Newswise — Cells produce a great number of different protein complexes, each of which is made up of many individual proteins. These protein complexes, like ribosomes for example, are what regulate almost all of a cell's life-sustaining biological functions.
Biologists have succeeded in determining the structure of many of these complexes, but there is less research so far on how the individual proteins assemble and then change over time. Conventional approaches have thus far proved insufficient for studying the exact course that these reactions in cells take, especially where large complexes are concerned.
A group of ETH researchers led by Karsten Weis and research associate Evgeny Onischenko at ETH Zurich's Institute of Biochemistry are now presenting a new approach. Their method makes it possible to track the dynamics of protein complex assemblies, even for very large ones, with high temporal resolution. The study has just been published in the journal Cell.
Inspired by metabolic analysis
The ETH researchers call their new approach KARMA, which stands for kinetic analysis of incorporation rates in macromolecular assemblies and is based on methods for investigating metabolic processes. Scientists researching metabolism have long used radioactive carbon in their work, e.g., to label glucose molecules, which cells then take up and metabolise. The radioactive labelling enables researchers to track where and at what point in time the glucose molecules or their metabolites appear.
"This type of research inspired us to apply a similar principle in exploring the reactions that take place in the assembly of protein complexes," Weis explains. In their approach, the ETH researchers work with labelled amino acids, the fundamental building blocks of proteins, which contain heavier carbon and nitrogen isotopes. In a culture of yeast cells, the team replaces the lightweight amino acids with their heavier counterparts. The yeast uses these heavy amino acids in protein synthesis, which shifts the molecular weight of all newly produced proteins.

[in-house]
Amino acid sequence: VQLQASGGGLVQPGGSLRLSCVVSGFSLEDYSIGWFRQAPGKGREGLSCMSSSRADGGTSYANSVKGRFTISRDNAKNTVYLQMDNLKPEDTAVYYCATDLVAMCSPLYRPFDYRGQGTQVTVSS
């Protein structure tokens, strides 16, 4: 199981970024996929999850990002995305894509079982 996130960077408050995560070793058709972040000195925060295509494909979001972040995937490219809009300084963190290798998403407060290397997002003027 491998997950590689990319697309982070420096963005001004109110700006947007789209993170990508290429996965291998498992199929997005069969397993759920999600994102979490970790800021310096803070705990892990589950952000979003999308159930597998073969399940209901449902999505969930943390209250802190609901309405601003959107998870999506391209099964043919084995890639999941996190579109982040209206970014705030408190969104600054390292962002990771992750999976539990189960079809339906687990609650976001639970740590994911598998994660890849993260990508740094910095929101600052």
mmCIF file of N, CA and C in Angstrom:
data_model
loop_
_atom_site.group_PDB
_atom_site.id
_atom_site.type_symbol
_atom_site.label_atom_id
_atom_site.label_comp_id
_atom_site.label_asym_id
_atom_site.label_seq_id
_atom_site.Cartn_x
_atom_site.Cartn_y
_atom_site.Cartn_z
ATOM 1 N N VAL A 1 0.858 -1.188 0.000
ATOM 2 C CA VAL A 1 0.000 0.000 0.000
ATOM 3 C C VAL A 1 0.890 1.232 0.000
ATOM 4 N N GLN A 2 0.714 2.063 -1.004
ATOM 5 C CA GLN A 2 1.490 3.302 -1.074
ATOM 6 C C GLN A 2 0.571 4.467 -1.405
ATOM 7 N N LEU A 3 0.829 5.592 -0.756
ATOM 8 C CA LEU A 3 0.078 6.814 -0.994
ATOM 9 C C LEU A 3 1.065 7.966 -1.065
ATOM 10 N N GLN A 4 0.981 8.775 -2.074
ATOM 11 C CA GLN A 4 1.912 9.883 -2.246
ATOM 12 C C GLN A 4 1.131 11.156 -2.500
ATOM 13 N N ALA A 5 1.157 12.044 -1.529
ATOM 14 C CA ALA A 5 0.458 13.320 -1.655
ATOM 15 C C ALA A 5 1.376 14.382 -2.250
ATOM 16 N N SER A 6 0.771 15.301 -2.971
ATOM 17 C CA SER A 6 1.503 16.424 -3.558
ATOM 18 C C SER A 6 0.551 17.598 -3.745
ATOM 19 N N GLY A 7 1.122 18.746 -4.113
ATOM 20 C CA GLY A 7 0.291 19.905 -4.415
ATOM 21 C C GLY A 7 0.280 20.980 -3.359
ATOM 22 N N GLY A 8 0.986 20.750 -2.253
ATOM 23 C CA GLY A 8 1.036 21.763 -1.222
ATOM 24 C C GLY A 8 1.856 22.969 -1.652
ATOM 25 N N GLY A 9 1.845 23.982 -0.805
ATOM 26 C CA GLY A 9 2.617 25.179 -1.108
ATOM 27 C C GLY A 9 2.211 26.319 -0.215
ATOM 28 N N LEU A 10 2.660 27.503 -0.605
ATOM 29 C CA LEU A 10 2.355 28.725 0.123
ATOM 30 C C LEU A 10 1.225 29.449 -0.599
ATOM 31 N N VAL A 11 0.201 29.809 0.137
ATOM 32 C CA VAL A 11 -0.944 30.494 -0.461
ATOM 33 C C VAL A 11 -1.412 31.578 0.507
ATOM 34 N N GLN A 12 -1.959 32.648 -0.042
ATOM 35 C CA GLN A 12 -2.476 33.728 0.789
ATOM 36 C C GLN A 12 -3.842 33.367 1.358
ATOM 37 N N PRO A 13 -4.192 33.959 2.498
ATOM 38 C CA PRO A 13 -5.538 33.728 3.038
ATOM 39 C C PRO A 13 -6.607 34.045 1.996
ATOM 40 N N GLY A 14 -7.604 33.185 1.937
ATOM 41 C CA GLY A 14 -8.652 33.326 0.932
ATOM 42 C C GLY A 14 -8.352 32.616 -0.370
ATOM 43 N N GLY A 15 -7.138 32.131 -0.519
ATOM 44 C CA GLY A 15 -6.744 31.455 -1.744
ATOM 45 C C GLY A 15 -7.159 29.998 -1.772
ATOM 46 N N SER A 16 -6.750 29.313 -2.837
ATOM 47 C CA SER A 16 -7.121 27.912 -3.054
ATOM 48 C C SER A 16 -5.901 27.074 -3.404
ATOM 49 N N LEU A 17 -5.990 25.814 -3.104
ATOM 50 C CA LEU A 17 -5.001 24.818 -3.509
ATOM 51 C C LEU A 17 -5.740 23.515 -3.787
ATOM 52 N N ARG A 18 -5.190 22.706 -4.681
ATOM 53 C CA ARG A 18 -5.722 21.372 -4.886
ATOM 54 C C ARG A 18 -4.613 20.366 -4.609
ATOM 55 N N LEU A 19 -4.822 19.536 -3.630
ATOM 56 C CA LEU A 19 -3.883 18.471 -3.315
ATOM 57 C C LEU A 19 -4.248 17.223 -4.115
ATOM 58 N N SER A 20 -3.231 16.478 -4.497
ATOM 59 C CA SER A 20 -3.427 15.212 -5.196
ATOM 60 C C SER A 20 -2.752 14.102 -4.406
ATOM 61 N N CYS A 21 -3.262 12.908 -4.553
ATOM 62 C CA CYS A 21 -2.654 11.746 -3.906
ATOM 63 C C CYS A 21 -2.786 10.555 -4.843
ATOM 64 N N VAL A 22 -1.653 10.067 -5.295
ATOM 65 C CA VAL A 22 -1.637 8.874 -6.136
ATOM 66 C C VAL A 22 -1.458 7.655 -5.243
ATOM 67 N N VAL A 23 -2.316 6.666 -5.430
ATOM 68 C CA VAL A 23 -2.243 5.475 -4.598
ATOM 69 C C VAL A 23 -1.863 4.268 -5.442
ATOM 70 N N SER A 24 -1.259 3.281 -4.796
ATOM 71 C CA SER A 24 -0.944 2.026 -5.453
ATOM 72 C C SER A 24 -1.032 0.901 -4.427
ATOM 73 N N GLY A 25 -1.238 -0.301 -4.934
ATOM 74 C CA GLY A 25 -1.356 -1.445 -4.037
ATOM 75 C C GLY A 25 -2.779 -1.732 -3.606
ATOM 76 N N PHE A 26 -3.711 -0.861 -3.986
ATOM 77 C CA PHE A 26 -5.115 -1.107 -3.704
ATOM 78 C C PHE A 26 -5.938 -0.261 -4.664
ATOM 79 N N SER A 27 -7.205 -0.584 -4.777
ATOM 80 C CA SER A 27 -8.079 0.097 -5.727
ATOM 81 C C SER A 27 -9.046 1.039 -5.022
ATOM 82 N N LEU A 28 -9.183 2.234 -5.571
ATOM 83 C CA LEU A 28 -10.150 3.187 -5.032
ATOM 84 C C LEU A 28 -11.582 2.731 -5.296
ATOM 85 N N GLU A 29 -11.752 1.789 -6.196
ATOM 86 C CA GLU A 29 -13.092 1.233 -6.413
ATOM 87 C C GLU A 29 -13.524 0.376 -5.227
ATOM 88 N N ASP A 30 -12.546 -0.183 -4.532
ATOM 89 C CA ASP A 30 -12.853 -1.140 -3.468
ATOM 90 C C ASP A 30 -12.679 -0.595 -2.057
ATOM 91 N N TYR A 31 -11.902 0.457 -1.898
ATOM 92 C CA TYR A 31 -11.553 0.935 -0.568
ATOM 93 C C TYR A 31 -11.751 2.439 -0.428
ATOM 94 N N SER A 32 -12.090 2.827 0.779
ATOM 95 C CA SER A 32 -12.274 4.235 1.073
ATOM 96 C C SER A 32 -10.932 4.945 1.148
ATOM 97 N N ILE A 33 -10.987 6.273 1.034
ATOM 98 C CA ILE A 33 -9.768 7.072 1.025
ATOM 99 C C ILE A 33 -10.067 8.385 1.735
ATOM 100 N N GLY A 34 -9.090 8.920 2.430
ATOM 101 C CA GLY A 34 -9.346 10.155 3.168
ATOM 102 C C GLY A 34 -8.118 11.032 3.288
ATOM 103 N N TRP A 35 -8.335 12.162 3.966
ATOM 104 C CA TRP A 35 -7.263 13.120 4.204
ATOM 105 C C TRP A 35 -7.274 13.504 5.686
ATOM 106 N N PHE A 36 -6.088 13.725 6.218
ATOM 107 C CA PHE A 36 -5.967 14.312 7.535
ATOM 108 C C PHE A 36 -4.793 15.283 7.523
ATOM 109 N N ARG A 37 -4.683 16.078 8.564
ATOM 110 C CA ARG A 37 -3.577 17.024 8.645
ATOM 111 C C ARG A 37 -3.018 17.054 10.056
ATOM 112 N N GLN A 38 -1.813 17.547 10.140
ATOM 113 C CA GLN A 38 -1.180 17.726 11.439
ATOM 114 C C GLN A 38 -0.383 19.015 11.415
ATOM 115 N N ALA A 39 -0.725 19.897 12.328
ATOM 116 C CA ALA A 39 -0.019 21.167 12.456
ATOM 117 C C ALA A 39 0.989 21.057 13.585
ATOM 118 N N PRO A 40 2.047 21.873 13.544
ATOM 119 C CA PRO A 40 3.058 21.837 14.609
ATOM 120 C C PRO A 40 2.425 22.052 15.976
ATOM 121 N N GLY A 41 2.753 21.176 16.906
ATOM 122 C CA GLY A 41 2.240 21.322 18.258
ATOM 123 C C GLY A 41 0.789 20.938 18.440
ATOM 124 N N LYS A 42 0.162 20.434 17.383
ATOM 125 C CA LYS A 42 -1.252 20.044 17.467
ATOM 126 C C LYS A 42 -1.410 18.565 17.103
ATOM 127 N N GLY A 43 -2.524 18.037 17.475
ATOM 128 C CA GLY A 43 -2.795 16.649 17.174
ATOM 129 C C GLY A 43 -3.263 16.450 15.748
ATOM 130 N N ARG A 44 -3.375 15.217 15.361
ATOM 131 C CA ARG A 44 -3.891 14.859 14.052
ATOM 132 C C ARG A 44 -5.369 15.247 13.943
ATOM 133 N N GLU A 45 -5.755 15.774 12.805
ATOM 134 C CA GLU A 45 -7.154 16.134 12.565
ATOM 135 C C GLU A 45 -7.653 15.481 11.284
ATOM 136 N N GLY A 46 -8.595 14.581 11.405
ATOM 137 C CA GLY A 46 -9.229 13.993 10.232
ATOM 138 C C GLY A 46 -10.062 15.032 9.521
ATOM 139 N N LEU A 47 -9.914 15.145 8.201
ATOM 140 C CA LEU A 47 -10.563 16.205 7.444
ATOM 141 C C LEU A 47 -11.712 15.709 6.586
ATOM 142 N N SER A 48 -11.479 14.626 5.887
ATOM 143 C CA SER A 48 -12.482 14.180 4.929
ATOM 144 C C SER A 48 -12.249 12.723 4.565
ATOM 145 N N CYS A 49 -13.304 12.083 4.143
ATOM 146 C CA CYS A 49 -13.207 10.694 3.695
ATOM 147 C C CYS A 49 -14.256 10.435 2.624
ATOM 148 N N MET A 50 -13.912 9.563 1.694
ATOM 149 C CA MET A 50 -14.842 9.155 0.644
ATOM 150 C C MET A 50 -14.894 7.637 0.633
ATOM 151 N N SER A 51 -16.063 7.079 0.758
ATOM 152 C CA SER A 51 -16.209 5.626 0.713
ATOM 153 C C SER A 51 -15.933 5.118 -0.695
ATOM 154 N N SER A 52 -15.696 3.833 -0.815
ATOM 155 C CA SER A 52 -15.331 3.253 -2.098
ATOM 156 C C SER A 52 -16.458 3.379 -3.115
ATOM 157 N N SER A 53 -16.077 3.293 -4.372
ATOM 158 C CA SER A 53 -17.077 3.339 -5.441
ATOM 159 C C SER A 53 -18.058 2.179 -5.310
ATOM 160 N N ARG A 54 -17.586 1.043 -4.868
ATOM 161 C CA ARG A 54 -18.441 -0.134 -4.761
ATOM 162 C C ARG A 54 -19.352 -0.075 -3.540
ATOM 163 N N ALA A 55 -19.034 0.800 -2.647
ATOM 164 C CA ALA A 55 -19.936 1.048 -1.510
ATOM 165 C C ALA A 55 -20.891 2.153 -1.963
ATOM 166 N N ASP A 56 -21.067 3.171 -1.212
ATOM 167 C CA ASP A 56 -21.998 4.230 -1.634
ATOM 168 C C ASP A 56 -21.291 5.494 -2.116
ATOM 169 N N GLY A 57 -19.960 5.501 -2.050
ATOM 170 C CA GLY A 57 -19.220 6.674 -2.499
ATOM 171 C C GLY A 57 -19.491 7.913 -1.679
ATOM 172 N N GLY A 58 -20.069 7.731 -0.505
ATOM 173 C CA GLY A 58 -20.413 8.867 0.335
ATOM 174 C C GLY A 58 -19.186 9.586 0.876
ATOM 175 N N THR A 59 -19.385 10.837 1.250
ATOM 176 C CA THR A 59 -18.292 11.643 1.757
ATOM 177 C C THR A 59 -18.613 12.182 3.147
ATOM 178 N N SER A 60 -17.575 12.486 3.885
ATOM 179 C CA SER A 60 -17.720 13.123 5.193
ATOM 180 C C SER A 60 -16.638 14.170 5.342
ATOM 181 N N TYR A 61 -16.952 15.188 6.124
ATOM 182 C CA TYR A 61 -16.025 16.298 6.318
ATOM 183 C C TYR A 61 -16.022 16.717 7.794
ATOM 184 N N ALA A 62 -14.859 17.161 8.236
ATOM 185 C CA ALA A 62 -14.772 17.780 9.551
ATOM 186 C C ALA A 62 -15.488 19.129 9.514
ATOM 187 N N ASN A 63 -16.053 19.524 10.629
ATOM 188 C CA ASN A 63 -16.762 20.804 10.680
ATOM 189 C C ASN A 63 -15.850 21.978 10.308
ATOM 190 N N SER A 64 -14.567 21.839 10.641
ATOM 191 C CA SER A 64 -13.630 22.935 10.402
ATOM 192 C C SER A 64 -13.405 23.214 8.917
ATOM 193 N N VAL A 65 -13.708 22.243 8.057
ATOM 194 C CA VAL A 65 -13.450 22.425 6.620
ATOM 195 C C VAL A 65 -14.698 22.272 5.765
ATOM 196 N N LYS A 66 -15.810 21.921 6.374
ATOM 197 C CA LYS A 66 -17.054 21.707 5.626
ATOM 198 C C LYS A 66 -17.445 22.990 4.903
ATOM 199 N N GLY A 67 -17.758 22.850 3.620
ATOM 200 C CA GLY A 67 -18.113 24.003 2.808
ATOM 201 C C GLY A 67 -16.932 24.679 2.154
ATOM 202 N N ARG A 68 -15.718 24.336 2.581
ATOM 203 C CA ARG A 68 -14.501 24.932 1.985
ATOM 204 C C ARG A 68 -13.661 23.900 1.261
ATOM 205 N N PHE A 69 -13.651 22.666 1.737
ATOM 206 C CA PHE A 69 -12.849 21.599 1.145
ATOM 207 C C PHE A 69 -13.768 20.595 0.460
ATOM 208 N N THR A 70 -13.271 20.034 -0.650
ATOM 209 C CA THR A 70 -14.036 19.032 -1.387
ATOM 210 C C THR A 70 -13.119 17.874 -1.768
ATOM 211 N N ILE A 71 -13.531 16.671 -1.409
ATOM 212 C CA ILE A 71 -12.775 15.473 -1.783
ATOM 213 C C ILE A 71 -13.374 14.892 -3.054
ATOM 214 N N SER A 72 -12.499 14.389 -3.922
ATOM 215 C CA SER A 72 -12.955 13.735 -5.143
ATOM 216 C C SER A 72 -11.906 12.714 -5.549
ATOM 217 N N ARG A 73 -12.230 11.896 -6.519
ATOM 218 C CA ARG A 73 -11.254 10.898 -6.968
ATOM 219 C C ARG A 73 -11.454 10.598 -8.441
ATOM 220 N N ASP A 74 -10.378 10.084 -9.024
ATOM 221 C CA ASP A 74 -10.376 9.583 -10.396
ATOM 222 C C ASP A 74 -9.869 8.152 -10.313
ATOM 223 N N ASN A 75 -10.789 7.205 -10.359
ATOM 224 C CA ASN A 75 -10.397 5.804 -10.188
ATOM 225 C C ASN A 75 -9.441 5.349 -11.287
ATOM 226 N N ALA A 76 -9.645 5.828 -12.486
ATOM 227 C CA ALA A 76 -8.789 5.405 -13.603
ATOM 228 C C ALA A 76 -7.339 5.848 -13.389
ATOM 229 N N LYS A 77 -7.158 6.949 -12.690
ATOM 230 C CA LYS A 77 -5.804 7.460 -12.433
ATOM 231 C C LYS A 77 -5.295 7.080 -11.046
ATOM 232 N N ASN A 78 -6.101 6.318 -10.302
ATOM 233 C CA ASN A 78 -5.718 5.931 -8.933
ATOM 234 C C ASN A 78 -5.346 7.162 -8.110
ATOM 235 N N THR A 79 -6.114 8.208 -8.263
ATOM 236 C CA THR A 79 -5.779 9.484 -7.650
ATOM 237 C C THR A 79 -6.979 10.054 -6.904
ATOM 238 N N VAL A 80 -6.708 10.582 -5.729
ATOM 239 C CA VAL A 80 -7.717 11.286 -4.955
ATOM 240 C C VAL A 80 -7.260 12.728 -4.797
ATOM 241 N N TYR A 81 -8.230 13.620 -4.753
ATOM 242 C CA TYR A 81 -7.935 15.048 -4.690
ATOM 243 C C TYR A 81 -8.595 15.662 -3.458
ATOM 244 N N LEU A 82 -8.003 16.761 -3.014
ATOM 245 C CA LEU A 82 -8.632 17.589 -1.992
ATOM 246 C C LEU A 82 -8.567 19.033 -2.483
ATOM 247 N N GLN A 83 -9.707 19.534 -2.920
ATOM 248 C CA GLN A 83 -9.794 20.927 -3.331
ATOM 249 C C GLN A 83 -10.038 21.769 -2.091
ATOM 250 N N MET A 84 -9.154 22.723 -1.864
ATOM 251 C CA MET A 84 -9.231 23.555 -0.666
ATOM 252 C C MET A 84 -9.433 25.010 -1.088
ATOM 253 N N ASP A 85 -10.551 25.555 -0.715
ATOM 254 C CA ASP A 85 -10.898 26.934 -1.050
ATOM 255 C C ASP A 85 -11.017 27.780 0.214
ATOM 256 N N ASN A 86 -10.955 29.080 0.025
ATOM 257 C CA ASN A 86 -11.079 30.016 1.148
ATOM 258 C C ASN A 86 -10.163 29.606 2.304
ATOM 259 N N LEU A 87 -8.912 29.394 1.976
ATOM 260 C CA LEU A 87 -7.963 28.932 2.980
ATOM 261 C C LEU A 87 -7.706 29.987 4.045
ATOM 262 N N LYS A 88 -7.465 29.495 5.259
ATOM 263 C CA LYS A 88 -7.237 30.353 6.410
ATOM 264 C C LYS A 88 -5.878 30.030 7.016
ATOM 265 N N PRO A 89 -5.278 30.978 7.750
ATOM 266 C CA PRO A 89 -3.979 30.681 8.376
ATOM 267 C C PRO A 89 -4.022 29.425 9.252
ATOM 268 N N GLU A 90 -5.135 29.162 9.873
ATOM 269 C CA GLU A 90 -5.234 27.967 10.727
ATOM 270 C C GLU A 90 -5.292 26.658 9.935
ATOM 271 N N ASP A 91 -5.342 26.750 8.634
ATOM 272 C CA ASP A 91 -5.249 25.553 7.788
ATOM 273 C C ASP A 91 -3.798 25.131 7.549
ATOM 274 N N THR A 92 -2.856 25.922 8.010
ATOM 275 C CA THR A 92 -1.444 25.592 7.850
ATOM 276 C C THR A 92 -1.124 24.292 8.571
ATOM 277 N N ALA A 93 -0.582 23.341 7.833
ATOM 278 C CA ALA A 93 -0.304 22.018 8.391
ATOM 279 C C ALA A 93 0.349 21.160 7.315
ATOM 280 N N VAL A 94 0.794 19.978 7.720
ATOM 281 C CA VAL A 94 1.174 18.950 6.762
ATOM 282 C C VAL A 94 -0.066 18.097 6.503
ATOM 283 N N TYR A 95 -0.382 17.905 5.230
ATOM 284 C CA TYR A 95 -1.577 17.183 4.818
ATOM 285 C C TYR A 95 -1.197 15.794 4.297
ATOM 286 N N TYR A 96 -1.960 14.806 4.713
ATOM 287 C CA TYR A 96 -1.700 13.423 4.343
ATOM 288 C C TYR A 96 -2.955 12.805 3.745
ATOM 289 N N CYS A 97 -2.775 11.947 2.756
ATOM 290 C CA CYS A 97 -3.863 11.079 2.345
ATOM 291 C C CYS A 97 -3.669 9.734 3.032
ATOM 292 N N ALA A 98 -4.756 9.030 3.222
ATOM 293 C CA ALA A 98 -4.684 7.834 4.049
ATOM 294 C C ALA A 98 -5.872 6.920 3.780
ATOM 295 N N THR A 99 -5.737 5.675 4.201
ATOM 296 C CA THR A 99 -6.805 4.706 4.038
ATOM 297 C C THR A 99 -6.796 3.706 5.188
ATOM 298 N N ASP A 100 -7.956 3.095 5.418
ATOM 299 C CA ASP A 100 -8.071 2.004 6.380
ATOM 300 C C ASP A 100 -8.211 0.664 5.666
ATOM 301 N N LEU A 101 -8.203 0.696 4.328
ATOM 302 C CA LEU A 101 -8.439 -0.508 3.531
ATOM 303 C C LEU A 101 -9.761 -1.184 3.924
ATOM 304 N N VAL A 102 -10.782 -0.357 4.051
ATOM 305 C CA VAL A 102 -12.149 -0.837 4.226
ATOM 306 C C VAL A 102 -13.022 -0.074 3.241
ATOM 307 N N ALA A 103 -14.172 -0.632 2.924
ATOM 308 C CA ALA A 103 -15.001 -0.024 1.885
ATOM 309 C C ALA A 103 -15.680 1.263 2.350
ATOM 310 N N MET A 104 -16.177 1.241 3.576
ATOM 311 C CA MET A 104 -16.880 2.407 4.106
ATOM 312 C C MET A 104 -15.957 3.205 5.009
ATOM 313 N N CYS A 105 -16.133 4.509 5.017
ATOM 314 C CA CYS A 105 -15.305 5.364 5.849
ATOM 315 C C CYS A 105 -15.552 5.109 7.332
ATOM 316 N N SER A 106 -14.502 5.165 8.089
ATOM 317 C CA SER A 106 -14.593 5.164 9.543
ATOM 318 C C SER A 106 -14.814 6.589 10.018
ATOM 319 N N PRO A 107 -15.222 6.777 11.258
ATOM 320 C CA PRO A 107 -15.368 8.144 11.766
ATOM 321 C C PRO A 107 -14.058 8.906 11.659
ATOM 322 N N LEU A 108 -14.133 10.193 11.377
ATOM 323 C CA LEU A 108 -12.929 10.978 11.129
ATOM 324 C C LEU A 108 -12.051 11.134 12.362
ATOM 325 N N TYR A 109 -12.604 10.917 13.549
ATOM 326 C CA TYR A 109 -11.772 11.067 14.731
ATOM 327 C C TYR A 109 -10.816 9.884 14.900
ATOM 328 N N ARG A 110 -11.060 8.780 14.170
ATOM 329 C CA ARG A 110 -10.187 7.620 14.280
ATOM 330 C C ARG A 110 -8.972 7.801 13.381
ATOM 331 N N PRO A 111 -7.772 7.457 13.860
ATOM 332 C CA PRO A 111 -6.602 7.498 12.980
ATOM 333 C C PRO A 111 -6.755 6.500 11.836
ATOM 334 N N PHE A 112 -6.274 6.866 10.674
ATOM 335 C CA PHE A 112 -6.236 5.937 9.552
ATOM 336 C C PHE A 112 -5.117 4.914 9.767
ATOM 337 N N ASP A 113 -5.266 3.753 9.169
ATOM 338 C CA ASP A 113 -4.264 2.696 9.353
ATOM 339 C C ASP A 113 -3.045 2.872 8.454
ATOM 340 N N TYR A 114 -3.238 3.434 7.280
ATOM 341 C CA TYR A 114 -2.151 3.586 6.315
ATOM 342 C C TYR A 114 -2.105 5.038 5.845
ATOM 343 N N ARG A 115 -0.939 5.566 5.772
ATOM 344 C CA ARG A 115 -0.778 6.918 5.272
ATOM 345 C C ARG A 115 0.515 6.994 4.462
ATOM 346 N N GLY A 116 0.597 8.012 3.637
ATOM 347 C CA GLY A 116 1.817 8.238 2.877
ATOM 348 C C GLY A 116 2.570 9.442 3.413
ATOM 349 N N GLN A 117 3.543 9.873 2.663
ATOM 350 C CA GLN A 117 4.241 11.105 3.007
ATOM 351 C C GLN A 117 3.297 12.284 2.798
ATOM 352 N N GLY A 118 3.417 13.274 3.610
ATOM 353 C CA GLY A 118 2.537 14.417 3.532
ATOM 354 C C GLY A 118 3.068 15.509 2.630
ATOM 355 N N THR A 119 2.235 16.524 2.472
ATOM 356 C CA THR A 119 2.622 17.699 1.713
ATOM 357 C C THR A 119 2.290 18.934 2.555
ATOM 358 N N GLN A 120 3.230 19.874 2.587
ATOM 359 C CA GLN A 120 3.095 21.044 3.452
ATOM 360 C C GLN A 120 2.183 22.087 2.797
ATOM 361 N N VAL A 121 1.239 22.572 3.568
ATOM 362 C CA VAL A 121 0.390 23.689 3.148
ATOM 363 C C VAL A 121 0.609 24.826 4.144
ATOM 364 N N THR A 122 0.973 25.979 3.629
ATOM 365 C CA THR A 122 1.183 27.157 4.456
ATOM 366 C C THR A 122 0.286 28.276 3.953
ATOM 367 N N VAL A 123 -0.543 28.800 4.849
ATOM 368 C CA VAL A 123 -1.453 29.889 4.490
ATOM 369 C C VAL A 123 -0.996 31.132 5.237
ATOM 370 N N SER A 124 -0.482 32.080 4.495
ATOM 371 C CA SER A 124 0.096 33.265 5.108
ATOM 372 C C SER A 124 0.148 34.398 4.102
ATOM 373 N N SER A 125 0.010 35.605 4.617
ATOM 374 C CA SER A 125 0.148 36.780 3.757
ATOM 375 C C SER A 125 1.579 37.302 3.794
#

A time scale for the assembly of a complex
To isolate protein complexes, the researchers remove yeast cells from the cultures at regular intervals and employ mass spectrometry to measure the tiny weight difference between molecules with heavier amino acids and those without. This indicates the age of a protein in a complex. Basically, the older the protein, the earlier it was incorporated into the complex. Based on these age differences, the researchers apply kinetic state models to ultimately reconstruct the precise assembly sequence of a given protein complex.
As a case study to validate their method, Weis and his team chose the nuclear pore complex in yeast cells. This structure has some 500 to 1,000 elements composed of about 30 different proteins each in multiple copies, thus making it one of the largest known protein complexes.
Using KARMA, the ETH biochemists were able to obtain a detailed map of which modules are integrated into the structure and when. One of their findings was a hierarchical principle: individual proteins form subunits within a very short time, which then assemble from the centre out to the periphery in a specific sequence.
"We've demonstrated for the first time that some proteins are used very quickly in the assembly of the pore complex, while others are incorporated only after about an hour. That's an incredibly long time," Weis says. A yeast cell divides every 90 minutes, which means it would take almost a whole generation to complete assembly of this vital pore complex. Precisely why the assembly of new pores takes so long in relation to the yeast reproduction cycle is not known.
The ETH researchers also show that once assembly of the pore is complete, parts of the complex are highly stable and durable - in the inner scaffold, for example, hardly any components are replaced during its lifetime. By contrast, proteins at the periphery of the nuclear pore complex are frequently replaced.
Defective nuclear pores facilitate disease
Nuclear pores are some of the most important protein complexes in cells, as they are responsible for the exchange of substances and molecules between the cell nucleus and cytoplasm. For example, they transport messenger RNA from the nucleus to the cellular machinery outside the nucleus, which needs these molecules as blueprints for new proteins.
Moreover, nuclear pores play direct and indirect roles in human disease. Accordingly, changes in the nuclear pore and its proteins can impact the development of conditions like leukaemia, diabetes or neurodegenerative diseases such as Alzheimer's. "Generally speaking, though, the reasons why pore defects cause these disease patterns are not well understood," Weis says, explaining that KARMA might help to gain deeper insight into such issues in the future.
"Although we applied KARMA to only one protein complex in this study, we're excited about its future applications. Our method will now enable us to decipher the sequence of a whole host of biological processes," Weis says. Their technique can be used, for example, to study molecular events that occur during the infection cycle of viruses such as COVID-19 and potentially help to find new drug candidates that break that cycle.
The new method can also be applied to other biological molecules besides proteins, such as RNA or lipids.